- These matchups will be key as No. 1 seed Gonzaga takes on No. 7 seed South Carolina and No. 3 seed Oregon takes on No. 1 seed North Carolina in the Final Four.
The Final Four features two schools that are making their first appearance in the national semifinals, a third that hasn’t been to college basketball’s premier event since 1939 and a fourth that averages a Final Four once every three years, give or take. What are the key matchups to Gonzaga-South Carolina and North Carolina-Oregon? Below are three for each game.
No. 1 seed Gonzaga vs. No. 7 seed South Carolina
Backcourts vs. perimeter defenses
Gonzaga and South Carolina have ridden their Final Four runs to the top two spots in kenpom.com’s adjusted defensive efficiency rankings. The Bulldogs allow 86 points per 100 possessions, while the Gamecocks surrender 87.9 points in the same measure. That’s going to put a lot of pressure on the backcourt stars for both teams. Nigel Williams-Goss and Sindarius Thornwell rightly receive the most attention on their respective teams, but it isn’t just them. Josh Perkins and Jordan Matthews will be key for the Bulldogs, while Duane Notice and P.J. Dozier need to give Thornwell plenty of scoring help, with Raykm Felder a necessary steady hand at the point.
It starts with Williams-Goss and Thornwell. The former is ranked fifth in kenpom.com’s player of the year standings, while the latter is sixth. As good as these defenses are, it stands to reason Williams-Goss and Thornwell will get theirs, especially since both are great free throw shooters who get fouled a lot. If we look back on Saturday night and say, “Wow [fill in player here] put his team on his back,” chances are strong we’ll be filling in that blank with either Williams-Goss or Thornwell. But with the strength of both of these defenses on the perimeter, the secondary backcourt scorers for both teams will be crucial.
Gonzaga’s three-point shooting vs. South Carolina’s three-point defense
The Bulldogs are not an elite offensive team from distance. They’re effective when they shoot the three, connecting on 37.8% of their attempts, which is good for 52nd in the country. As a team, though, they don’t put up a ton of threes. The Bulldogs have scored 26.2% of their total points from behind the arc, which ranks 275th in the country. Still, their four primary perimeter players have all made at least 40 threes this season while hitting at least 36.7% of their attempts, led by Perkins (60-for-150, 40%) and Matthews (79-for-204, 38.7%).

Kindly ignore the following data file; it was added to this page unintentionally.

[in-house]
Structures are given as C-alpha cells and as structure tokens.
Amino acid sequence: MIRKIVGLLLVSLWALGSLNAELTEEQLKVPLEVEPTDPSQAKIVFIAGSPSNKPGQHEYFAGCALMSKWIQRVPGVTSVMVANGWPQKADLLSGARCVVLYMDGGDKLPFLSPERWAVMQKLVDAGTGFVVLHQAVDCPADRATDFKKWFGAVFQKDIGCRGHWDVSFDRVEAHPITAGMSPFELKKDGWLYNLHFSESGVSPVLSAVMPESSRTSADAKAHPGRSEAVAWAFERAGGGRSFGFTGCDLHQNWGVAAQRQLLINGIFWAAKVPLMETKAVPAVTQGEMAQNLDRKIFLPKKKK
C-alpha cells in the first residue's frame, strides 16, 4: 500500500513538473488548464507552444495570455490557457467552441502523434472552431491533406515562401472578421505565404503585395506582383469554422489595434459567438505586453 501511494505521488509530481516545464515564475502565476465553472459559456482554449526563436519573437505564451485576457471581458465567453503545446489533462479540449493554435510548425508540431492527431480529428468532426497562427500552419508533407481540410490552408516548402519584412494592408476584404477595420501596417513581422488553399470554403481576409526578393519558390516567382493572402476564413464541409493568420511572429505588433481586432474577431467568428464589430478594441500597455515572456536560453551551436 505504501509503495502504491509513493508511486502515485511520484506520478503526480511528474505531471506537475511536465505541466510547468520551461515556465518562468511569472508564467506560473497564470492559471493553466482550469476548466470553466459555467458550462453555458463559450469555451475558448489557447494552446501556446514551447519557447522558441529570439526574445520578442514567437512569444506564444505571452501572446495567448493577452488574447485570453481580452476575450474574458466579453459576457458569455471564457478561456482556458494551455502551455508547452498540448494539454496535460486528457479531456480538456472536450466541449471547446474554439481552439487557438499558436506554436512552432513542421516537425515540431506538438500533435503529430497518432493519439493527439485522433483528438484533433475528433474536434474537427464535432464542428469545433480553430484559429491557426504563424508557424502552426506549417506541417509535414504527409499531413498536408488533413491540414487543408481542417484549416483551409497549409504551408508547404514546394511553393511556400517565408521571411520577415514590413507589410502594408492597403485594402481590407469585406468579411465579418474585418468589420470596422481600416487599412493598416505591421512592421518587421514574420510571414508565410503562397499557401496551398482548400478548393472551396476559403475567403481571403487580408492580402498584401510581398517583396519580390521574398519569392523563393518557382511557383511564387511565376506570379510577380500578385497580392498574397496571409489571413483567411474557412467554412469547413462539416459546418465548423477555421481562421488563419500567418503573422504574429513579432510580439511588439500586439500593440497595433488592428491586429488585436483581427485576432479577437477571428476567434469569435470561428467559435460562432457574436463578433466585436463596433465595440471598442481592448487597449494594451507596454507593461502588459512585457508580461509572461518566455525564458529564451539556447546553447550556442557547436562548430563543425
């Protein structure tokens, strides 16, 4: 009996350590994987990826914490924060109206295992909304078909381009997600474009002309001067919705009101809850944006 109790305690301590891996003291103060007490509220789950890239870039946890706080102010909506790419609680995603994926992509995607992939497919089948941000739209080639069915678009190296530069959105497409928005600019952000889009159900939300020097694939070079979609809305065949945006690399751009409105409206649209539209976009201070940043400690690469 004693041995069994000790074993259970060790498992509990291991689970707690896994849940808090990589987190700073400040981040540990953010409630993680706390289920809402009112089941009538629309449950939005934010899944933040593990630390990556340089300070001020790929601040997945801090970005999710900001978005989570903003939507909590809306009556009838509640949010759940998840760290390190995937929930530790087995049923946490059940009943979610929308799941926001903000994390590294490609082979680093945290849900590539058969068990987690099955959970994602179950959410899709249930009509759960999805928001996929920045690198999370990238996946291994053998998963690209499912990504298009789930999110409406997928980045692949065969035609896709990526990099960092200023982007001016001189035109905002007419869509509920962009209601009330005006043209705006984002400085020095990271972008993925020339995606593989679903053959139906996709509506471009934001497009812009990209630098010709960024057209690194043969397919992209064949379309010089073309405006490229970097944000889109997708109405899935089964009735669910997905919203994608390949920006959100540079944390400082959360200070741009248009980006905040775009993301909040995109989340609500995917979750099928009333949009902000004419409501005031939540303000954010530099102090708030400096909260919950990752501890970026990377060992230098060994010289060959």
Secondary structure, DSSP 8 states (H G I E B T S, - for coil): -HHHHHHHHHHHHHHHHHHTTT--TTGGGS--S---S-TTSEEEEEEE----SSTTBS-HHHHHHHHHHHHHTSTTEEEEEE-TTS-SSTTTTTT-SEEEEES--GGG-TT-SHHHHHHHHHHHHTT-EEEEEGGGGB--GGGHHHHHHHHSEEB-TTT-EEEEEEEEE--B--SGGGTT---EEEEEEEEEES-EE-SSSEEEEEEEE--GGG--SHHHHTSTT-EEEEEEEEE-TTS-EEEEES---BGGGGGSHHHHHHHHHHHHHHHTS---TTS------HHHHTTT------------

South Carolina’s defense could make life tough for those shooters. The Gamecocks have held their opponents to the eighth-lowest three-point percentage in the country at 30.1%. In their second-round win over Duke, Luke Kennard and Grayson Allen combined to go 4-for-14 from behind the arc. Marquette, which made 43% of its threes this year, the highest percentage in the country, was 11-for-28 in its first-round loss to South Carolina. Michigan, another top-tier offense and three-point team, made just two of its 26 attempts from distance while scoring 46 points in a Thanksgiving-week loss to South Carolina. If the Gamecocks bring the full force of that perimeter defense to bear, it will make the following matchup all the more important.
Prezmek Karnowski and Zach Collins vs. Maik Kotsar and Chris Silva
Few people outside of Columbia, S.C., would argue with Gonzaga’s status as clear favorites in this national semifinal. If there’s one spot where the Bulldogs’ advantage is most obvious, it’s in the paint. Put simply, South Carolina may not have an answer for Karnowski and, to a much lesser extent, Collins.
Karnowski is as efficient as possible on a large volume of shots. He has converted better than 60% of his 317 two-point attempts, making him a scoring machine whenever he touches the ball in the paint. Collins, meanwhile, has attempted about half as many shots, but has made nearly 68% of them. That’s the sort of ruthless efficiency that can keep an offense humming, even if the shots from distance aren’t falling.